Figure 16: Skin metastases of gastric carcinoma. (a) Power Doppler image shows irregular shaped, hypoechoic soft tissue mass with internal vascularity. (b) Spectral Doppler US demonstrates arterial flow in the lesion.

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   Conclusion Top


Ultrasound and power Doppler ultrasound (PDUS) are practical and useful imaging modalities, which also have the advantage of being low in cost, easily available, and highly efficient in the assessment and monitoring of rheumatic disease and other soft tissue lesions.

 
   References Top

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33.Schick S, Steiner E, Gahleitner A, Böhm P, Helbich T, Ba-Ssalamah A, et al. Differentiation of benign and malignant tumors of the parotid gland: Value of pulsed Doppler and color Doppler sonography. Eur Radiol 1998;8:1462-7.  Back to cited text no. 33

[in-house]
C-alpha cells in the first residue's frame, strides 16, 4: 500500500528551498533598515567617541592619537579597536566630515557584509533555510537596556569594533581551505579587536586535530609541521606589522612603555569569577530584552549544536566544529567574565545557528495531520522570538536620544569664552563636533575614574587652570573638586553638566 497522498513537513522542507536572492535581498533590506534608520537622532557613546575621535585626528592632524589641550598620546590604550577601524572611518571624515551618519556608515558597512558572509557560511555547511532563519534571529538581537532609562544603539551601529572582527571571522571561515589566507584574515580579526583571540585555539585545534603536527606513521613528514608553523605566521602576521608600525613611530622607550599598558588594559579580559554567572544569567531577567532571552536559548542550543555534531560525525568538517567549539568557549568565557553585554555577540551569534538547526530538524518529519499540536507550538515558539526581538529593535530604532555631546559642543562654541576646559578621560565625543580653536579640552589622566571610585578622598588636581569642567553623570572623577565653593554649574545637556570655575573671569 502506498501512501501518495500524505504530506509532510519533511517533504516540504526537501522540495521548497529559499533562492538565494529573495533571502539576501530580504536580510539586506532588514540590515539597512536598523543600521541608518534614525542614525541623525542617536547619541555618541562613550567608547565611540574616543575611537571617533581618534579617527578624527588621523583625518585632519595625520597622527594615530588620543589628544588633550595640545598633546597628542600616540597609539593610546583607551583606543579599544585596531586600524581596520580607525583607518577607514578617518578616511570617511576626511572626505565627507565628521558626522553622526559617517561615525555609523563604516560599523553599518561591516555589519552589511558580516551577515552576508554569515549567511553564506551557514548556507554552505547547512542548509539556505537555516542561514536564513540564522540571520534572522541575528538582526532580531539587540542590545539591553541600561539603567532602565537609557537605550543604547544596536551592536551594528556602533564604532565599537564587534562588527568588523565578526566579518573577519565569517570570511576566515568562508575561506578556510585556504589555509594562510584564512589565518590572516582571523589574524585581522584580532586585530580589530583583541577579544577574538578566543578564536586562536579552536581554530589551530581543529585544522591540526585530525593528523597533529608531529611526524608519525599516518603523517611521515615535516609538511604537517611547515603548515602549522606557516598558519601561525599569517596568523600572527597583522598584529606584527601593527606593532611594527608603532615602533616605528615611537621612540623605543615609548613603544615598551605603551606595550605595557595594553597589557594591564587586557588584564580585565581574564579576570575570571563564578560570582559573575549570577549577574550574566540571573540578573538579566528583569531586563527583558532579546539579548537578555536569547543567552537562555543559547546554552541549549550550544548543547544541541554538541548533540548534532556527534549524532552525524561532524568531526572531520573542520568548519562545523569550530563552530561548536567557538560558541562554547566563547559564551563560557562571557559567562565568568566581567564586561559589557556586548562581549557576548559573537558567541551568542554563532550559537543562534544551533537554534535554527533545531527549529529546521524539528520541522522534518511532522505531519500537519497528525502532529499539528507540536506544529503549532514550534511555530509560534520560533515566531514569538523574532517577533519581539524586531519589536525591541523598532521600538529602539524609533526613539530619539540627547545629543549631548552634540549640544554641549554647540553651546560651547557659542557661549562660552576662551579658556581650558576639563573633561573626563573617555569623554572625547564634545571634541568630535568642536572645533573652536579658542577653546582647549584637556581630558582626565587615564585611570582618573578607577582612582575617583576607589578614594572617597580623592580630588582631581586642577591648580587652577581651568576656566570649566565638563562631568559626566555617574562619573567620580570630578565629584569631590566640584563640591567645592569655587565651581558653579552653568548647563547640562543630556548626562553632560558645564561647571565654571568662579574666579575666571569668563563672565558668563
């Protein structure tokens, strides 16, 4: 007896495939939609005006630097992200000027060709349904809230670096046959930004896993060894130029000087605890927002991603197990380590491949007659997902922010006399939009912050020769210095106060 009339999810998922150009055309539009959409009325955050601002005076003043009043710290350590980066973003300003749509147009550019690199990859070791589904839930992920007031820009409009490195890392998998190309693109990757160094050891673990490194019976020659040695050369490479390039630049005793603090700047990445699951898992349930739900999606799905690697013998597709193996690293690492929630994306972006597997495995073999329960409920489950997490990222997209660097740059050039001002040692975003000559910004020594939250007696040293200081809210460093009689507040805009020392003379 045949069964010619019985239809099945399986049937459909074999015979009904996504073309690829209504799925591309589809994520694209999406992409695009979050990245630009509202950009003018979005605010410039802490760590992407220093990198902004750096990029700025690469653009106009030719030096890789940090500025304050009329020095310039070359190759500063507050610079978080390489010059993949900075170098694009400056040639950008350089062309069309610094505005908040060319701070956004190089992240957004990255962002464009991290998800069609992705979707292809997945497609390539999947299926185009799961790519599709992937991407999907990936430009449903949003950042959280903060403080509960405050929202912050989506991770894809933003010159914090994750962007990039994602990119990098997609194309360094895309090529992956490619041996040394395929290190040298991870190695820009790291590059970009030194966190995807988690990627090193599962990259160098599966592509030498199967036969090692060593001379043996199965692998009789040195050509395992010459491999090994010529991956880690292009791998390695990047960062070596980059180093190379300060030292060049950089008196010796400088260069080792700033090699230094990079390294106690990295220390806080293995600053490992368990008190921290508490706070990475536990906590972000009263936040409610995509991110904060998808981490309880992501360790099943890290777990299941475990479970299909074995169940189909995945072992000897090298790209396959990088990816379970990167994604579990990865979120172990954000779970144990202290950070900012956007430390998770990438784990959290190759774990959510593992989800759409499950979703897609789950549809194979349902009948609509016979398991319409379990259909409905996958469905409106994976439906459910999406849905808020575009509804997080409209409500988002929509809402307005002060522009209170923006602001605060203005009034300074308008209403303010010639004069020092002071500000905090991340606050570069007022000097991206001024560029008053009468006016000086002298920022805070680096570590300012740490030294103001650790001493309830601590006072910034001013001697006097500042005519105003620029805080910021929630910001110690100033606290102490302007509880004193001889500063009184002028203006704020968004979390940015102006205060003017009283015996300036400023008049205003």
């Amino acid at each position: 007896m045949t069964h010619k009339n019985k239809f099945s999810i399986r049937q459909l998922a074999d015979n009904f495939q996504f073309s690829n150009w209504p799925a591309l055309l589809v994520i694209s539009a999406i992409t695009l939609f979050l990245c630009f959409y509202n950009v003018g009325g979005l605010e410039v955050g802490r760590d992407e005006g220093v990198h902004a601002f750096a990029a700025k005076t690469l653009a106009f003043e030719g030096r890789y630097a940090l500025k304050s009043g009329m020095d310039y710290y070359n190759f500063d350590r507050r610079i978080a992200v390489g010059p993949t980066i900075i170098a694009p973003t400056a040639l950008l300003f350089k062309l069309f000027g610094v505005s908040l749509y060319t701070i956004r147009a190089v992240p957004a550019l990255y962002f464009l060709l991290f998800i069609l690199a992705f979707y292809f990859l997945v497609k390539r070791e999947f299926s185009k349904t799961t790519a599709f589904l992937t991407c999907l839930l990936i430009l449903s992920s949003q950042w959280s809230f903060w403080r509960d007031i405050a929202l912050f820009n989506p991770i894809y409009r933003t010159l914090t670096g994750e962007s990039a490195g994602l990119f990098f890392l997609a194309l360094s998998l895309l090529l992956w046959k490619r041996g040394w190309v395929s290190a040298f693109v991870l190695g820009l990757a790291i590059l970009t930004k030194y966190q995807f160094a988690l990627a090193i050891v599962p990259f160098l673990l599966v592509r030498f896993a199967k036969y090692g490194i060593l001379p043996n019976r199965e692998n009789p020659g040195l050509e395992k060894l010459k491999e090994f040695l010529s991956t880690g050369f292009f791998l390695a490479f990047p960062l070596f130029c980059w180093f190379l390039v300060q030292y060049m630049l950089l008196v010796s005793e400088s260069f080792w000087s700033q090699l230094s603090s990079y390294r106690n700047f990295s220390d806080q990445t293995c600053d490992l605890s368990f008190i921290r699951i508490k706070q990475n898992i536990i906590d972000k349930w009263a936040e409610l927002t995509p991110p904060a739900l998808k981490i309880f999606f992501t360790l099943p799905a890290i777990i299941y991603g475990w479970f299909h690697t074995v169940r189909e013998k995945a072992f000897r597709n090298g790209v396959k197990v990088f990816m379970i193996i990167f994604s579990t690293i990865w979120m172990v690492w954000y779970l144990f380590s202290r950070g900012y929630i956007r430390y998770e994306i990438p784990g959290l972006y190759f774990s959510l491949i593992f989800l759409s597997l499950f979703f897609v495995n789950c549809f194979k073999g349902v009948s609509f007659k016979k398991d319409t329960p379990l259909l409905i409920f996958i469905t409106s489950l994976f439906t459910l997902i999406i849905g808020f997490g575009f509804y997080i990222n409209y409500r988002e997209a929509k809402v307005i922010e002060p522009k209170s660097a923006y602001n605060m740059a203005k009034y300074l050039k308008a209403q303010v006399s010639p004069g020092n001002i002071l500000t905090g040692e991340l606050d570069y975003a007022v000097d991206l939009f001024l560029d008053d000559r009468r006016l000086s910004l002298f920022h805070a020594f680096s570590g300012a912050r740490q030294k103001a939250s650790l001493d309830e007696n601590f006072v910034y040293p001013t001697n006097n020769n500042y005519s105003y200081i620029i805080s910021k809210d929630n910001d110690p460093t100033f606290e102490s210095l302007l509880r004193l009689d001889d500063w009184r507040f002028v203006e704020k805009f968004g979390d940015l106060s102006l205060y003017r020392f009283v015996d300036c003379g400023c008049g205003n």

34.Hata K, Hata T, Kitao M. Intratumoral peak systolic velocity as a new possible predictor for detection of adnexal malignancy. Am J Obstet Gynecol 1995;172:1496-500.  Back to cited text no. 34
    
35.Ozbek SS, Arkun R, Killi R, Memis A, Dagdeviren A, Sevinc E. Image-directed color Doppler ultrasonography in the evaluation of superficial solid tumors. J Clin Ultrasound 1995;23:233-8.  Back to cited text no. 35
    
36.Liu JC, Chiou HJ, Chen WM, Chou YH, Chen TH, Chen W, et al. Sonographically guided core needle biopsy of the soft tissue neoplasms. J Clin Ultrasound 2004;32:294-8.  Back to cited text no. 36
    

 
   Authors Top


Huseyin Toprak


    Figures

  [Figure 1], [Figure 2], [Figure 3], [Figure 4], [Figure 5], [Figure 6], [Figure 7], [Figure 8], [Figure 9], [Figure 10], [Figure 11], [Figure 12], [Figure 13], [Figure 14], [Figure 15], [Figure 16]